Fix is worse than the problem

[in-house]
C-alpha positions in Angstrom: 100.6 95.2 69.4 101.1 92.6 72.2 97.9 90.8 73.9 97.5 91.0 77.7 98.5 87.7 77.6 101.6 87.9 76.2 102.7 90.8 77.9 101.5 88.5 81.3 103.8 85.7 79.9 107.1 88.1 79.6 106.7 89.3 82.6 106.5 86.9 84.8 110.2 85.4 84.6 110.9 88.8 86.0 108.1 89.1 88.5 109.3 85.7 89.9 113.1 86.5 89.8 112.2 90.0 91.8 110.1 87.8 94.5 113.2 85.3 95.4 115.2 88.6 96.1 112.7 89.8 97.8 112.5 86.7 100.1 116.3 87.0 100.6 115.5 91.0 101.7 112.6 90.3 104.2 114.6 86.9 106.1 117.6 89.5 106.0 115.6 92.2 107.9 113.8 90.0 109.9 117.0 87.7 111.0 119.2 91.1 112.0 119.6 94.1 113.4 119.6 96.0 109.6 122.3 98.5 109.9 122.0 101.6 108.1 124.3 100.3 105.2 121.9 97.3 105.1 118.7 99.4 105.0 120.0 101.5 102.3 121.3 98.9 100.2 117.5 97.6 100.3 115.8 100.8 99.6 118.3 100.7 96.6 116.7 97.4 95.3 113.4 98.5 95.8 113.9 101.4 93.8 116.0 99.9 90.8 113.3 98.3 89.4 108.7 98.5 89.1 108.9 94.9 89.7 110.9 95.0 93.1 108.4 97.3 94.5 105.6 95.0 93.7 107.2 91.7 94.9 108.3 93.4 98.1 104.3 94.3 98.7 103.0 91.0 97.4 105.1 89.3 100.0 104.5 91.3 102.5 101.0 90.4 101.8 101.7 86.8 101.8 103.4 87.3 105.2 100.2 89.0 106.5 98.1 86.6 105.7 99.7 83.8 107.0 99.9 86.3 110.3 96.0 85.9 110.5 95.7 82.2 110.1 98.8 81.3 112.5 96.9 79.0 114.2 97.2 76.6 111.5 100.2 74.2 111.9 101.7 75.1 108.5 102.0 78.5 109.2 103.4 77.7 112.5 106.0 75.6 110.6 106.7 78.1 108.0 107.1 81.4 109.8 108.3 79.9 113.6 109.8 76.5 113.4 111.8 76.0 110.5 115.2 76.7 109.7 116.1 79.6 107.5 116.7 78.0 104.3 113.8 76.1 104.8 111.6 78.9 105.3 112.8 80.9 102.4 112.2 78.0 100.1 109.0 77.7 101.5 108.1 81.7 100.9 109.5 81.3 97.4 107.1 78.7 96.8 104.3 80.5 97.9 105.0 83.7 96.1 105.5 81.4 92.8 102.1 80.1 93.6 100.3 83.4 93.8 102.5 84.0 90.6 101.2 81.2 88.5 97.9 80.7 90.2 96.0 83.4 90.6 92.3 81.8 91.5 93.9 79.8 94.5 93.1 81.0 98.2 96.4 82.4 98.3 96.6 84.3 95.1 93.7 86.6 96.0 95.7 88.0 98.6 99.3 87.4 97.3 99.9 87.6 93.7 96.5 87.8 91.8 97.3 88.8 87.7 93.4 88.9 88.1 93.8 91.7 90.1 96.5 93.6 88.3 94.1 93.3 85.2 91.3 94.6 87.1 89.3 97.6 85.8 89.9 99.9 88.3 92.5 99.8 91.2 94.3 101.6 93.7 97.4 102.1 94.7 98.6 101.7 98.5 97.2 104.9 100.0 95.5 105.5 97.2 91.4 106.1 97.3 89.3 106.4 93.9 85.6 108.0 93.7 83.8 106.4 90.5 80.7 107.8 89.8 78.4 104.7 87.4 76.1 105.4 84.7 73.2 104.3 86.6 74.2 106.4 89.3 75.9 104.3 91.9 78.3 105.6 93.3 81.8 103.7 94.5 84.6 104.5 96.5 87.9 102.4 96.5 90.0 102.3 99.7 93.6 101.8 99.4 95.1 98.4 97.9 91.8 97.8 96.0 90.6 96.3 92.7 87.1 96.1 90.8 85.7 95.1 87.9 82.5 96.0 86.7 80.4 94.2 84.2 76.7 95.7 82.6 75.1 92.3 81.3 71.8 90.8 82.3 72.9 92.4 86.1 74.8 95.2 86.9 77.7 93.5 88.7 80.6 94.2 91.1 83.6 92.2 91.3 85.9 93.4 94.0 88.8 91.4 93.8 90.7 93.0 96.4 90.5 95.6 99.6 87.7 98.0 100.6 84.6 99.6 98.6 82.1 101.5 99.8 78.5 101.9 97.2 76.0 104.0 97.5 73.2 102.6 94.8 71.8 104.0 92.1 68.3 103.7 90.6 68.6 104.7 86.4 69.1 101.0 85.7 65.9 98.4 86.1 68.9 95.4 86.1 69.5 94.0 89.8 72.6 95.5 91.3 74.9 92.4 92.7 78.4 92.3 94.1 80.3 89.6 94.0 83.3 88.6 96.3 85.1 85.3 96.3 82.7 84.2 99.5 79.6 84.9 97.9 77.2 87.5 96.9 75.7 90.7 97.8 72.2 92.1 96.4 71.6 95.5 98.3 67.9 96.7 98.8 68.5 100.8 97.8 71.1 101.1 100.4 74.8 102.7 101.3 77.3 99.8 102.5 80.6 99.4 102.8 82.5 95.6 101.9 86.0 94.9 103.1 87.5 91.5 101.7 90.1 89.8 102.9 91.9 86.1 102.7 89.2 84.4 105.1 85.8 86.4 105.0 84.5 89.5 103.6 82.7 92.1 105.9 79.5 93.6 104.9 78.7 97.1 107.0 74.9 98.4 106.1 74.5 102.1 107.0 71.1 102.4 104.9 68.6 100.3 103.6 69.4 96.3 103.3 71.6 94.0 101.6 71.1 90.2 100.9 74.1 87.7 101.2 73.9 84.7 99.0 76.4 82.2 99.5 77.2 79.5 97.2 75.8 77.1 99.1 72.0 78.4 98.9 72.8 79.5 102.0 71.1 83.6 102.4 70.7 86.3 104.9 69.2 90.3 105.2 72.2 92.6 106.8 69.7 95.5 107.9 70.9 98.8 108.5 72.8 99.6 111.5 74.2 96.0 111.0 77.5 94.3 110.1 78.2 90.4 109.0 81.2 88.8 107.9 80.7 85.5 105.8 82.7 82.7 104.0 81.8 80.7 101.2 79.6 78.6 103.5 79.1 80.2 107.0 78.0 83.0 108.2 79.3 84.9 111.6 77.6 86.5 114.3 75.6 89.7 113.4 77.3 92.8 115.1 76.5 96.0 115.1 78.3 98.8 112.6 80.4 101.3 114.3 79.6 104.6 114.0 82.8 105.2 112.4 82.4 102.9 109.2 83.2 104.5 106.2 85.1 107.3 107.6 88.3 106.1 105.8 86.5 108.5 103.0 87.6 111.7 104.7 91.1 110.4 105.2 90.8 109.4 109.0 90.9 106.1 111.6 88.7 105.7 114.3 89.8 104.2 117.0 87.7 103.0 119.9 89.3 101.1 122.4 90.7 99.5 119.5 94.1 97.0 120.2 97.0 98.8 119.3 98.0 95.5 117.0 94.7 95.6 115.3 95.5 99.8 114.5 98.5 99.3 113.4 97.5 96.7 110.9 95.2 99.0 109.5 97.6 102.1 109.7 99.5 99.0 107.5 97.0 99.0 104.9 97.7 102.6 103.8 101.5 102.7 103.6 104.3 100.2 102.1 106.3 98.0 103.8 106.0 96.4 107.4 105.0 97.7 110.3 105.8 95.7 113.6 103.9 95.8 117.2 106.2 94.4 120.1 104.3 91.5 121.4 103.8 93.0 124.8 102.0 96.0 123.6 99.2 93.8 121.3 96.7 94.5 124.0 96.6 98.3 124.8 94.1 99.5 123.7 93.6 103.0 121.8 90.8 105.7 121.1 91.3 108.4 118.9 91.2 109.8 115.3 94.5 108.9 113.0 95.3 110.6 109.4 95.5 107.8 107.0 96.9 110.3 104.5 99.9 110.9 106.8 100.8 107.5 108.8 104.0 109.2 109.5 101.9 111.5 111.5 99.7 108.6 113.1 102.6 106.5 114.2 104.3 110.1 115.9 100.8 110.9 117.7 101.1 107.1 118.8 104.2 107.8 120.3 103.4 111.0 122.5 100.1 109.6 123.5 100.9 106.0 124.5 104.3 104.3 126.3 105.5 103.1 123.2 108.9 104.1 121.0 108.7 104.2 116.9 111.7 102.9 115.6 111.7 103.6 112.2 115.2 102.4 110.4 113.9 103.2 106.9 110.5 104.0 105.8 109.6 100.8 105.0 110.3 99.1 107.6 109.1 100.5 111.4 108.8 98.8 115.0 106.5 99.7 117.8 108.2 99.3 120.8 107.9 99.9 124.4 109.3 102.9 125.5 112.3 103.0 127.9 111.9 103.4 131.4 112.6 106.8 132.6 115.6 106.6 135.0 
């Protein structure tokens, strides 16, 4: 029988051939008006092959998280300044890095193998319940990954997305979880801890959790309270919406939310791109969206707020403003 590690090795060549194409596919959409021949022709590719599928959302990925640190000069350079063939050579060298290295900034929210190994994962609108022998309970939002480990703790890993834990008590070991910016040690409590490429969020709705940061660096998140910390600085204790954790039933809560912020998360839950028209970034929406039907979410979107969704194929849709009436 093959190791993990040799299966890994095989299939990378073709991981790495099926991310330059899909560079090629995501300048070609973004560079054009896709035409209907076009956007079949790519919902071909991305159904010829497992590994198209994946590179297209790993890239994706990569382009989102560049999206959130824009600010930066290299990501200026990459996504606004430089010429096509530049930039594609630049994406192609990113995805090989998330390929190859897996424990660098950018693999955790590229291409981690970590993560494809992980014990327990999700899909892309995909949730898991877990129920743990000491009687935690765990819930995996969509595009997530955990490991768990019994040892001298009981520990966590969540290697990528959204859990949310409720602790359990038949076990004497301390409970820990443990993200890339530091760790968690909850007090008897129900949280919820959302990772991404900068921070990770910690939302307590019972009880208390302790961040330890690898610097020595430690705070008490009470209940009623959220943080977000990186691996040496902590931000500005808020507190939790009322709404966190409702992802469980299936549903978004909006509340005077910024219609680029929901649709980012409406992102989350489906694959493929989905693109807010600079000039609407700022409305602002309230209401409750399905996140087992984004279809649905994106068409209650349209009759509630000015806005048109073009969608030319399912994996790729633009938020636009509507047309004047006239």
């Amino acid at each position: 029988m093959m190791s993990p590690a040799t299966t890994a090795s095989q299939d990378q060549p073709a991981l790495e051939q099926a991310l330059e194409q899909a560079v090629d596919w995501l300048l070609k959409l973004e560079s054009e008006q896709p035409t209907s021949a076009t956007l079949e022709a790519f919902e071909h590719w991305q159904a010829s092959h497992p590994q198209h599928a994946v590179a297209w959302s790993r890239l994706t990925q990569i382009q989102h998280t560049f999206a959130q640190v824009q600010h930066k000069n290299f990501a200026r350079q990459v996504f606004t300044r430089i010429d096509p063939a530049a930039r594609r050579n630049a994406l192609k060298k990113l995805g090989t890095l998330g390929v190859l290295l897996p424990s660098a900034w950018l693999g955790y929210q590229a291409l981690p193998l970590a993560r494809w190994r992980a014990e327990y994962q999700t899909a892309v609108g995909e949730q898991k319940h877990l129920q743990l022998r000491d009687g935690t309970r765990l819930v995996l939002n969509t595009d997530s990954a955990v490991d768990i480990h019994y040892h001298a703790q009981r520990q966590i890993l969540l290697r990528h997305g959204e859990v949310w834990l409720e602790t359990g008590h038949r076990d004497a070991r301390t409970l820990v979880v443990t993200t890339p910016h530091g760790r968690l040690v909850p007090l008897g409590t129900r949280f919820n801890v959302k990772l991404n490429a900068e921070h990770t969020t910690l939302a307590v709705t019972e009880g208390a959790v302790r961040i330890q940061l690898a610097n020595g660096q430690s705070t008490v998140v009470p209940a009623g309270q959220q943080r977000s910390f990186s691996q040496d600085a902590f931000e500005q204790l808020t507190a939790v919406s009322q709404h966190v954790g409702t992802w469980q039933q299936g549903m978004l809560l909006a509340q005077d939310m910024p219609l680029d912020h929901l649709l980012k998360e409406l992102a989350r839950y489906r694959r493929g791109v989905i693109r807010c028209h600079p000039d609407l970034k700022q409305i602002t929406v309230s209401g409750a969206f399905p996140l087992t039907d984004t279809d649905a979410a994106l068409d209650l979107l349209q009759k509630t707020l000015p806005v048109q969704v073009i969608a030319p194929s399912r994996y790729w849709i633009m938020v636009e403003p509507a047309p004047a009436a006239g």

Perhaps part of Social Security’s problem is that it does what it says rather efficiently. This puts the lie to those who embrace the stance that any government is bad government. That’s a bit hypocritical for some. Under the present lot, government has done nothing but expand to help out pet conservative causes. Big government on behalf of the right people is OK, apparently.Anyway, back to Social Security, whose administrative costs are 0.6 percent of benefits. This beats any private pension schemes, which eat up 1015 percent in overhead. It’s also worked brilliantly at being a program for everyone (social) and safe (security). When FDR introduced it, two-thirds of seniors existed below the poverty line. Now less than 10 percent do. Not surprisingly it’s very popular, which galls those who hate anything with the word “social” in it on principle. They’ve been trying to undermine it for decades by criticizing and casting doubts. G.W. Bush predicted in 1978 that Social Security would be broke in 10 years, and privatization was the cure. Now we hear it again. Is it true? Not really.In 2018, Social Security will pay out more than it takes in. It’s done this 12 times over the past 47 years, though since 1983 Social Security’s been collecting more than it’s paid out. $151 billion last year and with interest ($87 billion at 5.7 percent in 2004), it’ll have a surplus of $5 trillion in assets by 2018. If nothing is done, these reserves will cover the shortfall till 2052, according to the Congressional Budget Office. Then it’ll take in about 80 percent of what it needs to pay out.President Bush likes to call these assets “just paper, only IOUs.” It’s a little disingenuous on his part. Dollar bills are only bits of paper, too. These bits of paper are securities guaranteed by the U.S. government. This is as safe as investments get. This is why countries like China and Japan snap up U.S. treasury bonds. The U.S. would have to fiscally collapse or pass a law saying we’ll pay the Chinese but not our old people for these IOUs to be worthless. Neither is remotely likely. The war and those energizing tax cuts for the rich all depended on IOUs written to the security surplus, and these will have to be paid back by taxes, cuts or borrowing.Privatizing Social Security would only make matters worse in the short term. By putting one-third of Social Security tax revenue into private accounts, you create a huge shortfall of money to pay out current benefits with. The transition costs of privatization amount to $15 trillion over the 40 years before the young worker retires. This would be covered by borrowing money again.In the United Kingdom, private accounts didn’t work too well. Huge fees, corrupt brokers and bad investments mean that 75 percent of private account holders won’t have adequate pensions. They’re trying to move back to a secure one-size-fits-all scheme. Never underestimate fees and financial institutions’ ability to vacuum up wealth for themselves. Look at what your banks been doing with your credit card, jacking up fees and penalties while shortening grace periods. Americans actually started paying off their bills, which reduced their interest earnings, so they made up the difference in higher fees and penalties.Privatization looks to be a knee-jerk philosophy rather than a thought-through solution. Personal savings are important, but as an addition to Social Security not instead of. Maybe a few policies aimed at converting frivolous consumerism into savings would be more helpful, a sales tax perhaps.Social Security does need some tweaking to avoid the shortfalls after 2052, but there are other ideas out there.One fun suggestion is to raise wages. Then there would be more taxes flowing in. It’s not happening in this sluggish recovery, though. Most of the income growth goes to corporations and not to ordinary people. The minimum wage has stayed at $5.15 per hour since 1996, even though corporate revenue rose a lot.Another is to raise the $90,000 cap on taxable income and then for the heck of it consider unearned income, too.We’re all living longer and healthier, so raising the retirement age would make sense to everyone except golf course managers.The current proposal to effectively means test benefits in the future sounds OK at first. The more you earn, the more likely you’ll have other pensions, so you could afford a relatively larger cut in benefits. The only problem is that Social Security needs middle-class support to survive. Cut their benefits too much and they might not see the point. Private accounts would make this worse, since these lost taxes would also be taken out making their check even smaller.Cynics will say this is part of the plan, to undermine Social Security and any other vestiges of a caring so-called nanny state where no one has obligations to anyone but themselves.That’s probably too Machiavellian for this government. Much more likely that they’ve glimpsed a problem, then made an ideological leap without looking at the landing too hard.Consider the war in Iraq.Alan Braunholtz of Vail writes a weekly column for the Daily.Vail, Colorado
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